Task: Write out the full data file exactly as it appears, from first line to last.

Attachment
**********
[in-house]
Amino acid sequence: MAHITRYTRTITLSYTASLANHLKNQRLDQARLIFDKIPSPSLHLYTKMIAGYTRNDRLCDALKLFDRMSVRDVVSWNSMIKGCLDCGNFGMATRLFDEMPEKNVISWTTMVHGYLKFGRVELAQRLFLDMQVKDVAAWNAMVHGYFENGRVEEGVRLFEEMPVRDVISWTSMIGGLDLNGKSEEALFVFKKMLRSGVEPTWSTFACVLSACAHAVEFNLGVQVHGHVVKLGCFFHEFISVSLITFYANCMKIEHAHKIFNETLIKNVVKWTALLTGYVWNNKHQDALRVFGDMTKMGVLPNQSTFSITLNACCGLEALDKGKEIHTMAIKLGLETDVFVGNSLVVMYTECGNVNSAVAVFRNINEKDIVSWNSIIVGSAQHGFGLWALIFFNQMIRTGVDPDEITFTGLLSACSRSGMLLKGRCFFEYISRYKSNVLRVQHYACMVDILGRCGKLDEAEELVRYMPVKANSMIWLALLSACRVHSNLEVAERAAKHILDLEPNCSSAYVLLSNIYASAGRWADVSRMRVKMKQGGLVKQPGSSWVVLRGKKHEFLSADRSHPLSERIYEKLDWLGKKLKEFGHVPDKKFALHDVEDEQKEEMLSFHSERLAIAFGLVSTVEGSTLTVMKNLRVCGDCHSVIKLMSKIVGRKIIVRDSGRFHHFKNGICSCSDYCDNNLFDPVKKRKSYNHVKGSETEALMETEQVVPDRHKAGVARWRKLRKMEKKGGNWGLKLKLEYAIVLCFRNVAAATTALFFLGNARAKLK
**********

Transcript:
[in-house]
Amino acid sequence: MAHITRYTRTITLSYTASLANHLKNQRLDQARLIFDKIPSPSLHLYTKMIAGYTRNDRLCDALKLFDRMSVRDVVSWNSMIKGCLDCGNFGMATRLFDEMPEKNVISWTTMVHGYLKFGRVELAQRLFLDMQVKDVAAWNAMVHGYFENGRVEEGVRLFEEMPVRDVISWTSMIGGLDLNGKSEEALFVFKKMLRSGVEPTWSTFACVLSACAHAVEFNLGVQVHGHVVKLGCFFHEFISVSLITFYANCMKIEHAHKIFNETLIKNVVKWTALLTGYVWNNKHQDALRVFGDMTKMGVLPNQSTFSITLNACCGLEALDKGKEIHTMAIKLGLETDVFVGNSLVVMYTECGNVNSAVAVFRNINEKDIVSWNSIIVGSAQHGFGLWALIFFNQMIRTGVDPDEITFTGLLSACSRSGMLLKGRCFFEYISRYKSNVLRVQHYACMVDILGRCGKLDEAEELVRYMPVKANSMIWLALLSACRVHSNLEVAERAAKHILDLEPNCSSAYVLLSNIYASAGRWADVSRMRVKMKQGGLVKQPGSSWVVLRGKKHEFLSADRSHPLSERIYEKLDWLGKKLKEFGHVPDKKFALHDVEDEQKEEMLSFHSERLAIAFGLVSTVEGSTLTVMKNLRVCGDCHSVIKLMSKIVGRKIIVRDSGRFHHFKNGICSCSDYCDNNLFDPVKKRKSYNHVKGSETEALMETEQVVPDRHKAGVARWRKLRKMEKKGGNWGLKLKLEYAIVLCFRNVAAATTALFFLGNARAKLK